Grants are give out for start a business, doing research, or going to school. There many other reasons why the government gives out grants, but I can guarantee you today it is nearly impossible to get a grant from the government because they are broke. I know I tried. I wanted to start a business and because I was a woman I had a better chance than a man.

It was a small business and I only needed $10,000 dollars but I couldn't get it I could only get a $25,000 if would match the $25,000. So that grant did not work for me. She was offering a $8000 grant and didn't even know what it is was to be used for, as if money was to be thrown away for nothing and the government does not work that way.

Another, big scamming is calling you and telling you that you have a problem with your cell phone or computer and they are with Microsoft. They want to help you fix the problem and get on your computer or sell you software that will protect your computer. The only problem, anything you download from them usually lets them hijack your information and steal your identity. Just remember Microsoft never calls you.

Lately. I just don't answer my phone at all. If they leave a message I will pick up. Now I have been picking up the last few days because I have been having so many calls I don't recognize and I have been telling them please do not call back. That is how I got the girl about the grant.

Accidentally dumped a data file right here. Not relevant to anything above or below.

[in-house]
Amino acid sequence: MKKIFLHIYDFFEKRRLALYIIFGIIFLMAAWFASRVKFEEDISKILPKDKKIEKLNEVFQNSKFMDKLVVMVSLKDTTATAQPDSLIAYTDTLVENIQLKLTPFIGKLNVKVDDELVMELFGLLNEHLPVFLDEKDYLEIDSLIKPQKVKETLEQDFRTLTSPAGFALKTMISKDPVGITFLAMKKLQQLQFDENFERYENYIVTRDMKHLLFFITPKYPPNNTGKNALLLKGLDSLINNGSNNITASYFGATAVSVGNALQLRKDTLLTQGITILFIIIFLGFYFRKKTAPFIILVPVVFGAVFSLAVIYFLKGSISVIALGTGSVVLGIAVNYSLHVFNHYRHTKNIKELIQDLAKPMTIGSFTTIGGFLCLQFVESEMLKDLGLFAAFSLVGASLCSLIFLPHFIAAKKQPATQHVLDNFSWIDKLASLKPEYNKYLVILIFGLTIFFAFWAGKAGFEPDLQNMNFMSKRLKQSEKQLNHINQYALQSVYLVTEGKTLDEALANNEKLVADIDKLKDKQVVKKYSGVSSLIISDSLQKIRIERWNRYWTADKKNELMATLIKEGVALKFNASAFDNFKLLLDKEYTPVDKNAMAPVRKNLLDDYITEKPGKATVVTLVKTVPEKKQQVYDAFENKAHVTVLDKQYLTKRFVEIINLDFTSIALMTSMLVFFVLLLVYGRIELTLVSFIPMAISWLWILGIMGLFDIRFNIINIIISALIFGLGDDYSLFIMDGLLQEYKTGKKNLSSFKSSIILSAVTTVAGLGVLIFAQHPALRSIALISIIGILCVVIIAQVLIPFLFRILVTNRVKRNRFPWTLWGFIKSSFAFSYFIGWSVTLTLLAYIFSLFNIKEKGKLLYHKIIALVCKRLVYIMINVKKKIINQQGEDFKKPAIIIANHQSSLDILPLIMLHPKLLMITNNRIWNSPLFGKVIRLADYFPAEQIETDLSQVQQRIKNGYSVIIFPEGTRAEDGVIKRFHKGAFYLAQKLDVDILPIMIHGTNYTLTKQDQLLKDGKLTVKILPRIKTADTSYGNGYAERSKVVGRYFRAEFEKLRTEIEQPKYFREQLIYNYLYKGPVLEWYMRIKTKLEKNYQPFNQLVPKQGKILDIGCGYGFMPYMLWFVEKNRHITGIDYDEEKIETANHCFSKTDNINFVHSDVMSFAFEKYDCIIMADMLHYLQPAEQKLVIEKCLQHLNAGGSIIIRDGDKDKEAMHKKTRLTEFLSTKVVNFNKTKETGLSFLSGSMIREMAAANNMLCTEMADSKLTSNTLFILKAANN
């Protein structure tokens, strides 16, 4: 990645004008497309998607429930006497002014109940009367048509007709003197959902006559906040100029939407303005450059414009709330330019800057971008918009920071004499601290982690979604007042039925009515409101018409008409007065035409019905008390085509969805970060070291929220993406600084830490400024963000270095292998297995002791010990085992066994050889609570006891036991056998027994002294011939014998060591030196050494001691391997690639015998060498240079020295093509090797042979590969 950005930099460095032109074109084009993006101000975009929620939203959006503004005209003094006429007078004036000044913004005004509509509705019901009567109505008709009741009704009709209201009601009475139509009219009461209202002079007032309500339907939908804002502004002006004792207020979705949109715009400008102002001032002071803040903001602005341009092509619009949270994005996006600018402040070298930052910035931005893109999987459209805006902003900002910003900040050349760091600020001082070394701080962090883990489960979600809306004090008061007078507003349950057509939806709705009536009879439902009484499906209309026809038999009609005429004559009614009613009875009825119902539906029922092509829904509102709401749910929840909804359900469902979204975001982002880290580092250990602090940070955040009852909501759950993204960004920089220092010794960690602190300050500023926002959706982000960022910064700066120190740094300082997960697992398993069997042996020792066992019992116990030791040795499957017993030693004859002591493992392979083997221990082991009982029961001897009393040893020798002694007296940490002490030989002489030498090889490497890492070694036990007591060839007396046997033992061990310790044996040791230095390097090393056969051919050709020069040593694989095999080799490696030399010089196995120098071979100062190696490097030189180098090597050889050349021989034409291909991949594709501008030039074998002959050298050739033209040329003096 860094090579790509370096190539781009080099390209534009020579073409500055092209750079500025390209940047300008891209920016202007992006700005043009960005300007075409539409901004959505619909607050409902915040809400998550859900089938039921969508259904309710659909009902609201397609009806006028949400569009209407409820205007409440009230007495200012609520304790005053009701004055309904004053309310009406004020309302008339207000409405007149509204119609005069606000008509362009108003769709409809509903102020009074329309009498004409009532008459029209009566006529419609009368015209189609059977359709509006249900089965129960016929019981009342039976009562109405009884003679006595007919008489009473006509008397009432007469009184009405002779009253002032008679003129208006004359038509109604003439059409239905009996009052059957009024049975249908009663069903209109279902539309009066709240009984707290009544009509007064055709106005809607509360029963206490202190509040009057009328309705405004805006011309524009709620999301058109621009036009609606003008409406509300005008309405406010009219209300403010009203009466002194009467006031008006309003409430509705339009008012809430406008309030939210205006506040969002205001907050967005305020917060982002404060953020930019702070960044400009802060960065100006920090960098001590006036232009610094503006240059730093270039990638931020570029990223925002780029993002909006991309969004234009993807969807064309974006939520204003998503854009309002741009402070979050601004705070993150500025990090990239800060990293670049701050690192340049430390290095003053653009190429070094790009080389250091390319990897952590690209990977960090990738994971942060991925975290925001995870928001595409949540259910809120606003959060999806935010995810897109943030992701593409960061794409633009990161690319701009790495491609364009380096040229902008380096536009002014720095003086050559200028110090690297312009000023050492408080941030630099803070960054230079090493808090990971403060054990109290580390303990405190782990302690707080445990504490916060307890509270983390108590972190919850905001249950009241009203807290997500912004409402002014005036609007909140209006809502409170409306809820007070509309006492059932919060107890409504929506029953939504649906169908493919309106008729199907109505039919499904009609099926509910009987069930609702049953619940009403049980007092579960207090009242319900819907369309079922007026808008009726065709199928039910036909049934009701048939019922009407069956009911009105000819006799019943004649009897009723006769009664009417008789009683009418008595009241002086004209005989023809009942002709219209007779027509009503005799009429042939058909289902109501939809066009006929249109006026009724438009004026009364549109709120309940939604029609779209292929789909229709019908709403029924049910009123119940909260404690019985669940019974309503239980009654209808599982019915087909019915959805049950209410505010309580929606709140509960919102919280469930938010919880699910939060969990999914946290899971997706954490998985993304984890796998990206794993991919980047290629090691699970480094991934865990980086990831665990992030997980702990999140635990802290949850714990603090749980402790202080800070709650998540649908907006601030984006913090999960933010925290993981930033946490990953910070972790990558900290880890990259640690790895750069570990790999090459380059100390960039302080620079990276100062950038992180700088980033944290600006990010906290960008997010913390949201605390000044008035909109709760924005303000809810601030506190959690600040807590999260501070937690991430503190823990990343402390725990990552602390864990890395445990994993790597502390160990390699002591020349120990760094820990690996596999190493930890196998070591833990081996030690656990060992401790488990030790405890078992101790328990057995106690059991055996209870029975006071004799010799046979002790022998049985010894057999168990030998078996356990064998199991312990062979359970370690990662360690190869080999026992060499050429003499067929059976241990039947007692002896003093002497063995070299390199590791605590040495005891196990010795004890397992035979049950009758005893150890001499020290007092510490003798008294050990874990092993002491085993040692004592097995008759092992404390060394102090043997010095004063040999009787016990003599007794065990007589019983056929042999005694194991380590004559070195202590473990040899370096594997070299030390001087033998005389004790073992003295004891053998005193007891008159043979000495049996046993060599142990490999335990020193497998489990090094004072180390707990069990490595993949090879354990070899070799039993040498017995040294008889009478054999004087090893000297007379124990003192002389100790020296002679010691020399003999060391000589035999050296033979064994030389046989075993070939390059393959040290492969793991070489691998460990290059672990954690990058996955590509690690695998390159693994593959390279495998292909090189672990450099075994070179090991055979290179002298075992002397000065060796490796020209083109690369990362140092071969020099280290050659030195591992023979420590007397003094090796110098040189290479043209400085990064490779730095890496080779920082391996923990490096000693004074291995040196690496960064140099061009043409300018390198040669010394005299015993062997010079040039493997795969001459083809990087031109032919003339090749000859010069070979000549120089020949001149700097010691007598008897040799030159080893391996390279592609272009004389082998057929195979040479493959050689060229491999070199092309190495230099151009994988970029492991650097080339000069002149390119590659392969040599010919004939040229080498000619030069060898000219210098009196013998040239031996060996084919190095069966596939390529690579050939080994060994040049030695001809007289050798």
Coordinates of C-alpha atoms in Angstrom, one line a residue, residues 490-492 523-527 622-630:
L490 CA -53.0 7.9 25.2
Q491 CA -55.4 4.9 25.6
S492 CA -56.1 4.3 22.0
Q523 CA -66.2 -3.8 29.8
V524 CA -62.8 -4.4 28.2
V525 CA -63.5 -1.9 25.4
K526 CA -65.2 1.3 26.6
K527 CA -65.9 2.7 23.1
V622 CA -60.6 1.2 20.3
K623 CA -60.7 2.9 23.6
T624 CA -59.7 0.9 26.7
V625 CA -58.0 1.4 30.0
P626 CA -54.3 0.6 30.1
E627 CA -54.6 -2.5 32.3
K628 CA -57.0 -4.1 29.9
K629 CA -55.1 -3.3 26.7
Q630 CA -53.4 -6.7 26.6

If you have a way of blocking your phone of unwanted calls do. If you have an older mom or dad, give them a lecture about talking to anyone on the phone and tell them not to do any business on the phone, only in person and with you.Too many 70 and 80 year olds are getting scammed.

Some of the other scams you need to watch out for is being charge with missing jury duty and claims you have won the lottery or sweepstakes but need to send a $3.95 for them to mail your check. Just tell them to automatically deposit or take the money from the winnings. I guarantee it is just a bunch of bull. I guess this gives you an idea what the scammers are doing now.